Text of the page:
Based on the different shapes of protein crystals detected by optical and electron microscopy, the types of Cry proteins that composed the crystal could be inferred, which provided information on the insecticidal activity of the isolates (Lereclus, Delécluse, & Lecadet, 1993Lereclus, D., Delécluse, A., & Lecadet, M. M. (1993). Diversity of Bacillus thuringiensis toxins and genes. In: P. F. Enwistle, J. Cory, M. Bailey, S, Higgs (Eds.), Bacillus thuringiensis, an environmental biopesticide: Theory and practice (p. 37-69). Chichester, UK: John Wiley & Son Ltd.; Vilas-Boas et al., 2007Vilas-Bôas, G. T., Peruca, A. P. S., & Arantes, O. M. N. (2007). Biology and taxonomy of Bacillus cereus, Bacillus anthracis and Bacillus thuringiensis. Canadian Journal of Microbiology, 53(6), 673- 687.).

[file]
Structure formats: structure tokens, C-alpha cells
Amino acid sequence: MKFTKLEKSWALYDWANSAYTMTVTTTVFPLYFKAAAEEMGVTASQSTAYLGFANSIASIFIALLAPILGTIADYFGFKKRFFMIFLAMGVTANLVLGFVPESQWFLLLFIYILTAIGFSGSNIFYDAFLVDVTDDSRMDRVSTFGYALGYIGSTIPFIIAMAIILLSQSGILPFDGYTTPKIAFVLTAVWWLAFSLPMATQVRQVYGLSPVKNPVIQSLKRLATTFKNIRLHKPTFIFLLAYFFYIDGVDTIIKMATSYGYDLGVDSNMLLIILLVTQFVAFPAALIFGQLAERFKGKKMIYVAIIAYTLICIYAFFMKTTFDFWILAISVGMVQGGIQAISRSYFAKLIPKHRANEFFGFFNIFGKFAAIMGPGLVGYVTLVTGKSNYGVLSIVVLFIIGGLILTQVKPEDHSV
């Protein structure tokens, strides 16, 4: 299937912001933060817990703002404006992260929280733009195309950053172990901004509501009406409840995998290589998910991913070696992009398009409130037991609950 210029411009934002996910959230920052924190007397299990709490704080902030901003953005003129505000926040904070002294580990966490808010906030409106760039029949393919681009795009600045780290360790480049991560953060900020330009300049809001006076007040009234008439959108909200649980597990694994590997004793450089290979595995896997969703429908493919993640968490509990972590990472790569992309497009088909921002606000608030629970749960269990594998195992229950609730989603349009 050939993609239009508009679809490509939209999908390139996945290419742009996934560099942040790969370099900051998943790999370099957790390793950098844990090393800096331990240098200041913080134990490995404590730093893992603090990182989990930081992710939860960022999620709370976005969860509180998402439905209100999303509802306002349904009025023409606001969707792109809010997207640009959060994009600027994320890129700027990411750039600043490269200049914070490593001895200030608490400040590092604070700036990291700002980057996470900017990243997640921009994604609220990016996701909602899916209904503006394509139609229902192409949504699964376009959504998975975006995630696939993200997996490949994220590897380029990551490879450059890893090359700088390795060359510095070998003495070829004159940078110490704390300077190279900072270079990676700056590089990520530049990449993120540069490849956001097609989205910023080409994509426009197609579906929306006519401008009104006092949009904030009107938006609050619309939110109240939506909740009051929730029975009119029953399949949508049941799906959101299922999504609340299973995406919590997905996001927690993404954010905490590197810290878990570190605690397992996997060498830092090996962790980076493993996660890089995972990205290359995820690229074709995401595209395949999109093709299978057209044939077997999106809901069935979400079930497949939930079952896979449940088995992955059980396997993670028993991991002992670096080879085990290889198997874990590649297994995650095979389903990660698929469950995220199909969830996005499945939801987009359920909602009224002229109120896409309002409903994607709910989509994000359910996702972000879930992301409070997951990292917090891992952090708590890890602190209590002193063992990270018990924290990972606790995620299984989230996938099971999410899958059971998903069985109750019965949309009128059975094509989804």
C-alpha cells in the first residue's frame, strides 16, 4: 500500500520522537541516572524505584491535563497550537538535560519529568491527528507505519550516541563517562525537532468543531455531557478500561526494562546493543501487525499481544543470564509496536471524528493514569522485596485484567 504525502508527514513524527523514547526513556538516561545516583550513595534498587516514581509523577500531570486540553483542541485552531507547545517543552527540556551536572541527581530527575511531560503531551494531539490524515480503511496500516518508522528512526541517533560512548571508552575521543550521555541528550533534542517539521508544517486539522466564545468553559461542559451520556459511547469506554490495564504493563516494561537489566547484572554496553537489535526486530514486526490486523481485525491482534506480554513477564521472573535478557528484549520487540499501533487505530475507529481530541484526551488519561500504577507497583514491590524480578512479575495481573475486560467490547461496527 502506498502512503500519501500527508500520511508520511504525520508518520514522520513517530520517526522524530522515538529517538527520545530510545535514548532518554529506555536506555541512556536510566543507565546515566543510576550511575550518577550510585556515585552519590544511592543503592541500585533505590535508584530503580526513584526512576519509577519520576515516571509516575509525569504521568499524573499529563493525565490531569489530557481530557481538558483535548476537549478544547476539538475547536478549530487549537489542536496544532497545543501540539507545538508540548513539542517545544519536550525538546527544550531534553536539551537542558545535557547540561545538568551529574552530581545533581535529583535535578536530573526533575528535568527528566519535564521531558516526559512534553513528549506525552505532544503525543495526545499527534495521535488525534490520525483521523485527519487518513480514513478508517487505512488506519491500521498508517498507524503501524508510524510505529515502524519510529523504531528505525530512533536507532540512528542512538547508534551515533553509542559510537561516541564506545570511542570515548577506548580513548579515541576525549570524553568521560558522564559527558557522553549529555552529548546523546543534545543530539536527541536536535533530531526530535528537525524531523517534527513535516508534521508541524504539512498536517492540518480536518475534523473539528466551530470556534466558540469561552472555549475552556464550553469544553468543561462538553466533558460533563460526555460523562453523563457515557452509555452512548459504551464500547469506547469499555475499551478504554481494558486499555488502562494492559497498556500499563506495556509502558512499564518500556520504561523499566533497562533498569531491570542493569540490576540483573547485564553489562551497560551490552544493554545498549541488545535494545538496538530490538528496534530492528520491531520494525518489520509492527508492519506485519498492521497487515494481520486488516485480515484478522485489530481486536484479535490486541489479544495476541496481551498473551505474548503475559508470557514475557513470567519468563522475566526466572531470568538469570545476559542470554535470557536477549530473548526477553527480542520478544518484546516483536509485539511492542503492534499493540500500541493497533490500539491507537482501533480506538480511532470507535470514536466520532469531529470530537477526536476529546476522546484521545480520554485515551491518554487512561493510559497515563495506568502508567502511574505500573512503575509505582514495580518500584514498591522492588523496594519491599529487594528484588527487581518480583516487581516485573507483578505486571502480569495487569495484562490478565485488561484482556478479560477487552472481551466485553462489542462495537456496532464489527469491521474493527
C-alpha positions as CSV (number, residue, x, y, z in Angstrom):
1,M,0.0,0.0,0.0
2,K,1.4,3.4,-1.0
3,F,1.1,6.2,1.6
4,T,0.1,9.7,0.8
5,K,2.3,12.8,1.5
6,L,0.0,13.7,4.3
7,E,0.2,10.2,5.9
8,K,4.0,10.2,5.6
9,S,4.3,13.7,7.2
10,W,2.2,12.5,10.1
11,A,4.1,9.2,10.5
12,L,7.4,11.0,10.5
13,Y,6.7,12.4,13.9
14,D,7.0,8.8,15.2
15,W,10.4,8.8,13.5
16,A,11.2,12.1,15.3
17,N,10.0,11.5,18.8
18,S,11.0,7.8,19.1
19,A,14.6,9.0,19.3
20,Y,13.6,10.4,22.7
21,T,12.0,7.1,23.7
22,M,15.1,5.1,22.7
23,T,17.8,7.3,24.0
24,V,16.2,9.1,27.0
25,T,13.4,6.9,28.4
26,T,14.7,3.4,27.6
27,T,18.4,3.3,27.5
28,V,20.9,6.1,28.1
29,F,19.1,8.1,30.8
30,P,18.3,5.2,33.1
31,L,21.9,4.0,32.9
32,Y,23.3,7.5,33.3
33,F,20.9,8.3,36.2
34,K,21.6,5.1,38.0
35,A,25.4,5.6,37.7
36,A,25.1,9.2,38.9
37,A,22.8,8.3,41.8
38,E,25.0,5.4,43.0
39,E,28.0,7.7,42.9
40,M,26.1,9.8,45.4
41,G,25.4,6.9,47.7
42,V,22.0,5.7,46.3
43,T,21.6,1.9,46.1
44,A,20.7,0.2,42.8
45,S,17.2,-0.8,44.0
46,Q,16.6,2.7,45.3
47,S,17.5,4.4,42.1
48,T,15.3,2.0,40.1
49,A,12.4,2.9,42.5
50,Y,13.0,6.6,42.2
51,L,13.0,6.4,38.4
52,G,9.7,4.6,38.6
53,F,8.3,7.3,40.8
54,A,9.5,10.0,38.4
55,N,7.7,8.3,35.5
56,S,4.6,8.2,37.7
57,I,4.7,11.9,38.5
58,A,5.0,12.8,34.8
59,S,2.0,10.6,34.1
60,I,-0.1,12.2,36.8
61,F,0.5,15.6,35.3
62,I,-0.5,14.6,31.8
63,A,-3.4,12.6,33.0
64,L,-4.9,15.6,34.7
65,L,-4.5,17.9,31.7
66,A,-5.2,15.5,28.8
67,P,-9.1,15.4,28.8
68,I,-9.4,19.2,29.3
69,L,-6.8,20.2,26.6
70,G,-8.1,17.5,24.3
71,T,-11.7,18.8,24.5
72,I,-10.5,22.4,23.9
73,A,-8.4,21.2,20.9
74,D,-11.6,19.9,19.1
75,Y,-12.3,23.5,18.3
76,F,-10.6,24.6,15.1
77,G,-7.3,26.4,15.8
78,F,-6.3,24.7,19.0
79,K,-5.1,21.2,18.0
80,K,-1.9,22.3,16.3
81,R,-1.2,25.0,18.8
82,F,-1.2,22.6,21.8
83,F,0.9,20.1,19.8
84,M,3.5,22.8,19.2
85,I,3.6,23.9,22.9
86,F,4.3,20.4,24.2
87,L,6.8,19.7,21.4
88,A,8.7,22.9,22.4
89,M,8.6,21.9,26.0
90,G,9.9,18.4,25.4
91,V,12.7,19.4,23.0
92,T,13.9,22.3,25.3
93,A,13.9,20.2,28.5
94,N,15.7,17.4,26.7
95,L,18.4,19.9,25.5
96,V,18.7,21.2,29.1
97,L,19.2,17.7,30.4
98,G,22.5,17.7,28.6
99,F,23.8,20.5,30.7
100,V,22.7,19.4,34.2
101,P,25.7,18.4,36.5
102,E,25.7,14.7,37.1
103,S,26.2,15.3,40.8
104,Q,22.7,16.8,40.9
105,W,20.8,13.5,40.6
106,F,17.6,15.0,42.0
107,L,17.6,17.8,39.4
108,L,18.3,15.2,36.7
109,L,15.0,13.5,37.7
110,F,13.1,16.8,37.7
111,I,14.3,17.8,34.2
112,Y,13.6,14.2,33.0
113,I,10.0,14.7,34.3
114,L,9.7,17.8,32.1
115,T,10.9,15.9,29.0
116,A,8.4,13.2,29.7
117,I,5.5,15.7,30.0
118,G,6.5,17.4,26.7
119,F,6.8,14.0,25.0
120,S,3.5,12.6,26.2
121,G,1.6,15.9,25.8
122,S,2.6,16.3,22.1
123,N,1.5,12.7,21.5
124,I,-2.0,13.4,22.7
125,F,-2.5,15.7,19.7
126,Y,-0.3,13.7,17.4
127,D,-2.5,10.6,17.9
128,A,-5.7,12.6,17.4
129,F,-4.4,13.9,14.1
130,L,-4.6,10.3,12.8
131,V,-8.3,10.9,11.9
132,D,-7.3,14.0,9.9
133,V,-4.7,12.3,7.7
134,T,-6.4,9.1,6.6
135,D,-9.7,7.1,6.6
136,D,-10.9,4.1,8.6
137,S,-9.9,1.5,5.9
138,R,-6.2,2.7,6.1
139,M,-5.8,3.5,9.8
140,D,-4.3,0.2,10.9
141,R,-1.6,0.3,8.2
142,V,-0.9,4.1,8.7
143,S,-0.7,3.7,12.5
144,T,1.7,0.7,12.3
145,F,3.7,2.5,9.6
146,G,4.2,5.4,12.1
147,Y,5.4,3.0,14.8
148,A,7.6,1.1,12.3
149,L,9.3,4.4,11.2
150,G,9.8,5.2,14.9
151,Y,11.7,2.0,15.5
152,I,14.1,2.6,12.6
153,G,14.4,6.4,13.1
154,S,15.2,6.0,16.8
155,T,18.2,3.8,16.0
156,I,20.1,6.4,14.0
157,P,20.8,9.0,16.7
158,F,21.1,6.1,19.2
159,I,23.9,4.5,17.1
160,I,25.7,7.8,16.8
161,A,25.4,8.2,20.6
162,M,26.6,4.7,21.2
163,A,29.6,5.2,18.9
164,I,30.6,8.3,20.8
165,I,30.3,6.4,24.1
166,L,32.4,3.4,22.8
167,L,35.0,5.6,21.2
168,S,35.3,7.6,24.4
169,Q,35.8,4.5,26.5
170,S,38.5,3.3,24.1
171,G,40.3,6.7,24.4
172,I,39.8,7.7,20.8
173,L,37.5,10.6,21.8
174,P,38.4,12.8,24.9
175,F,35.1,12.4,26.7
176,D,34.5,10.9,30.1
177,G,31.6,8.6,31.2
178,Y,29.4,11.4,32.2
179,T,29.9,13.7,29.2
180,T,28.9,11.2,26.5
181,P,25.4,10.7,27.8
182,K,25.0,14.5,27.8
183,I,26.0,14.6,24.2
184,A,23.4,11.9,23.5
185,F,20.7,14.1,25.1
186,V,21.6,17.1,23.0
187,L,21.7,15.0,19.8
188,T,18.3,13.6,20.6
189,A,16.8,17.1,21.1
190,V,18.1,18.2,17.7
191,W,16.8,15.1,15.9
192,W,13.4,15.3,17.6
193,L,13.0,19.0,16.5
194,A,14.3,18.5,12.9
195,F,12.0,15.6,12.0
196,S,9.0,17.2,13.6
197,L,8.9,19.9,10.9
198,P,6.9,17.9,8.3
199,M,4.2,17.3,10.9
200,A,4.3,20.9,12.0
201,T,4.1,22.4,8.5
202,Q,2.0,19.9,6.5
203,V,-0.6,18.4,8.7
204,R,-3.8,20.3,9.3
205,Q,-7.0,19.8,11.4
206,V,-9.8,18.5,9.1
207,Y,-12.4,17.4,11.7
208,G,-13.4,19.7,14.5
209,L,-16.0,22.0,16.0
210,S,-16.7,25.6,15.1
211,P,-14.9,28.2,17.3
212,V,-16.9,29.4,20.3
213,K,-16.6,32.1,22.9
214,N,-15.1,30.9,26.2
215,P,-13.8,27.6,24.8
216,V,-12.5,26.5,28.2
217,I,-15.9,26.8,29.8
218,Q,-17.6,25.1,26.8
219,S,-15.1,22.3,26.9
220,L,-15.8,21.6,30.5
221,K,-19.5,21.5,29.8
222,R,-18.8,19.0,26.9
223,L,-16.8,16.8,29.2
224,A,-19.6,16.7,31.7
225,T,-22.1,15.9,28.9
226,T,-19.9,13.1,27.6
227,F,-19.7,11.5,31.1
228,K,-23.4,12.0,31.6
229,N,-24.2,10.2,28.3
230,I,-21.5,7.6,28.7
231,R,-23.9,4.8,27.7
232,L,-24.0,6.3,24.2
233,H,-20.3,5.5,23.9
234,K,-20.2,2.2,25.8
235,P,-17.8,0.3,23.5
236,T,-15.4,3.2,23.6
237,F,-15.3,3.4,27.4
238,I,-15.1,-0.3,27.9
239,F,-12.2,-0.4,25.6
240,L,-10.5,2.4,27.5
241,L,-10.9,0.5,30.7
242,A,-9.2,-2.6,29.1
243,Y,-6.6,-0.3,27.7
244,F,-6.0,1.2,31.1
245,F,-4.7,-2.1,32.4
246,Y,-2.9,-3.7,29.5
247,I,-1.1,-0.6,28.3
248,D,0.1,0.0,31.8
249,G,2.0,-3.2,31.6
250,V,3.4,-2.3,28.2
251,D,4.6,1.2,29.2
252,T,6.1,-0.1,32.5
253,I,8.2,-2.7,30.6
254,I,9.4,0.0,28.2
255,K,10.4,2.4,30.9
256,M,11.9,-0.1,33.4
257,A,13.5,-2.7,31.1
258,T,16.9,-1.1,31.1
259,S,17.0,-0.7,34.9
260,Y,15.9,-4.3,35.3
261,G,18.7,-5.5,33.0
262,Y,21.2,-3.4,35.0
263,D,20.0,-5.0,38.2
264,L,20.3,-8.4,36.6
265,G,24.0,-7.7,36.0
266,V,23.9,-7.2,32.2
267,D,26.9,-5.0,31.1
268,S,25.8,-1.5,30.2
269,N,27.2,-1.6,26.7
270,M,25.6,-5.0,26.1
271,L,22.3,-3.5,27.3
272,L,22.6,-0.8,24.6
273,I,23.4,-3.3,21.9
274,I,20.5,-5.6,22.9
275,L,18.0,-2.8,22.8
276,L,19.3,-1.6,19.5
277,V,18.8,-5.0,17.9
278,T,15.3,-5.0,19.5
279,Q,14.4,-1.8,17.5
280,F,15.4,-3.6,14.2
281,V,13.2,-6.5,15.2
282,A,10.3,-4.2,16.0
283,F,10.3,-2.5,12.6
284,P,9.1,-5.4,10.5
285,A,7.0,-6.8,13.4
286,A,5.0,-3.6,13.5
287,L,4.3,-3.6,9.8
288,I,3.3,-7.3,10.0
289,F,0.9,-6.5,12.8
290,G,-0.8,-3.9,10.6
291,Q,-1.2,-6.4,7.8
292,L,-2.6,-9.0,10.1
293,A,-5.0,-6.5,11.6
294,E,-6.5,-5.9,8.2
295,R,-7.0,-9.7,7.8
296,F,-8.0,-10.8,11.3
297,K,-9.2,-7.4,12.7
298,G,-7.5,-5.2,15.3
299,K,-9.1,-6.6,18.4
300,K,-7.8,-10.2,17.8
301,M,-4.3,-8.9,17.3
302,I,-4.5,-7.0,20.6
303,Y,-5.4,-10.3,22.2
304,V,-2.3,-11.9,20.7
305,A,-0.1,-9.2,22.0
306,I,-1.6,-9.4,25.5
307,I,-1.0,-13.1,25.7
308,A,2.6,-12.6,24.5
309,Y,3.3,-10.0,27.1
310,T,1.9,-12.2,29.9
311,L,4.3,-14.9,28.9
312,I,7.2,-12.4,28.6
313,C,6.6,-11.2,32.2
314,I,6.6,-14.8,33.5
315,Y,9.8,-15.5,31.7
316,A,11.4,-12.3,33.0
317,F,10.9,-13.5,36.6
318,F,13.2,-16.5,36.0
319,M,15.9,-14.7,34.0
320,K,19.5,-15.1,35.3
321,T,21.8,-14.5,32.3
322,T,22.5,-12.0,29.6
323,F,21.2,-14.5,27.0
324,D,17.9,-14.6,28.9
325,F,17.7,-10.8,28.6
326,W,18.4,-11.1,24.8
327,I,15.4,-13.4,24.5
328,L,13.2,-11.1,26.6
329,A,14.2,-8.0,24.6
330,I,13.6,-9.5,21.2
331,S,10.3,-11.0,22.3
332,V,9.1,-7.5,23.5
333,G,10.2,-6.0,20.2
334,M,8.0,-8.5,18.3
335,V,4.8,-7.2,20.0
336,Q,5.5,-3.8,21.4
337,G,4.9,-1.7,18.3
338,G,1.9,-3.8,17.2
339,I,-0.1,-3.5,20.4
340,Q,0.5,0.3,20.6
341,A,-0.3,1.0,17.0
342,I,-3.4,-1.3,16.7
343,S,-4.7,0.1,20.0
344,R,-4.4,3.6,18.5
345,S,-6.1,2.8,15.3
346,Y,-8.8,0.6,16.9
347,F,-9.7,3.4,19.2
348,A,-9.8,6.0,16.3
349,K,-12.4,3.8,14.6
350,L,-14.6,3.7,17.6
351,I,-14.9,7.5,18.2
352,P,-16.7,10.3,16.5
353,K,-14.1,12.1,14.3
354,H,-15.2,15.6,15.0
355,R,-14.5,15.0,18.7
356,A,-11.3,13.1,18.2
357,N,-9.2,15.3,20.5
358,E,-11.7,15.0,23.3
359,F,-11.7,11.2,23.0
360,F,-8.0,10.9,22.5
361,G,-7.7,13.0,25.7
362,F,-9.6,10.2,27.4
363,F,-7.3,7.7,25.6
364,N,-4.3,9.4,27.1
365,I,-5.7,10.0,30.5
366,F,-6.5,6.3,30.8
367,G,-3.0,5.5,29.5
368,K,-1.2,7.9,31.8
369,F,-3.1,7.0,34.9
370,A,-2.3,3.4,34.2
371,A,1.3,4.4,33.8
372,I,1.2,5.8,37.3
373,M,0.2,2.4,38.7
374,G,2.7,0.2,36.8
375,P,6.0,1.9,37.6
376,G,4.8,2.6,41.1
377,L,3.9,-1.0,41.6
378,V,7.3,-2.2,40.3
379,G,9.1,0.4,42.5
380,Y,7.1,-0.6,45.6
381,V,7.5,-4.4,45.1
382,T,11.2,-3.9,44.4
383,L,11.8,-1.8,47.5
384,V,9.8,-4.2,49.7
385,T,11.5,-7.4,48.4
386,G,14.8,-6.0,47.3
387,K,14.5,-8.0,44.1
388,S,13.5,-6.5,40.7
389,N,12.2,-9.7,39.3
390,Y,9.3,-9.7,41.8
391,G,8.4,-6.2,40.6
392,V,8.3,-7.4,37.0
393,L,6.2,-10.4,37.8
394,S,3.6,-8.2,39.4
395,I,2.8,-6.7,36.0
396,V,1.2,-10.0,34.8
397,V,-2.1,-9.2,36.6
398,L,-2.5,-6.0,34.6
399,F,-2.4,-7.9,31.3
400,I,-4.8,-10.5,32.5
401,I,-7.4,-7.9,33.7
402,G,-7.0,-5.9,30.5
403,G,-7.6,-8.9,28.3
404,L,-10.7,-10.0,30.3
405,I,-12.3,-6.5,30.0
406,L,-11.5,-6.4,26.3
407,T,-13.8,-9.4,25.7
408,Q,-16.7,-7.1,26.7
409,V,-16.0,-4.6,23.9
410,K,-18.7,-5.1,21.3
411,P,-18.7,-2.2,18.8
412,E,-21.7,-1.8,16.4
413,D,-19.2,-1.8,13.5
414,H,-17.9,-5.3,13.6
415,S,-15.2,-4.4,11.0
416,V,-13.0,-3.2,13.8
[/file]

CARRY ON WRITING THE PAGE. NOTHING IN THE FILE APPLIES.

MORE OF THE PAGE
The similarity between the morphological and molecular analyses was notable in this study. Isolates that expressed cry1 and cry2 genes contained primarily bipyramidal, cuboidal, and spherical shaped crystals. These three different shapes were observed in the BR09, BR78, and BR83 isolates, which contained the cry1 and cry2 genes, and in the S1450 isolate that harboured cry1, cry2, and cry3 genes. The BR38 isolate with cry1 and cry2 genes and the S1302, S1534, and BR145 isolates with cry1, cry2 and cry3 genes all contained bipyramidal and spherical crystals. The crystal protein composition was studied in some of these isolates previously, and those studies confirm the shapes observed in this study (Praça et. al., 2004Praça, L. B., Batista, A. C., Martins, E. S., Siqueira, C. B., Dias, D. G. S., Gomes, A. C. M. M., ... Monnerat, R. G. (2004). Estirpes de Bacillus thuringiensis efetivas contra insetos das ordens Lepidoptera, Coleoptera e Diptera. Pesquisa Agropecuária Brasileira, 39(1), 11-16.; Santos et al., 2009Santos, K., Neves, P. M. O. J., Meneguim, A. M., Santos, R. B., Santos, W. J., Vilas-Bôas, G. T., ... Monnerat, R. (2009). Selection and characterization of the Bacillus thuringiensis strains toxic to Spodoptera eridania (Cramer), Spodoptera cosmioides (Walker) and Spodoptera frugiperda (Smith) (Lepidoptera: Noctuidae). Biological Control, 50(2), 157-163.; Ricieto et al., 2013Ricieto, A. P. S., Fazion, F. A. P., Carvalho Filho, C. D., Vilas-Boas, L. A., & Vilas-Bôas, G. T. (2013). Effect of vegetation on the presence and genetic diversity of Bacillus thuringiensis in soil. Canadian Journal of Microbiology, 59(1), 28-33.). Only bipyramidal crystals were produced by the isolates S545 and S1269, which contained only the cry1 gene, and BR52 and BR53.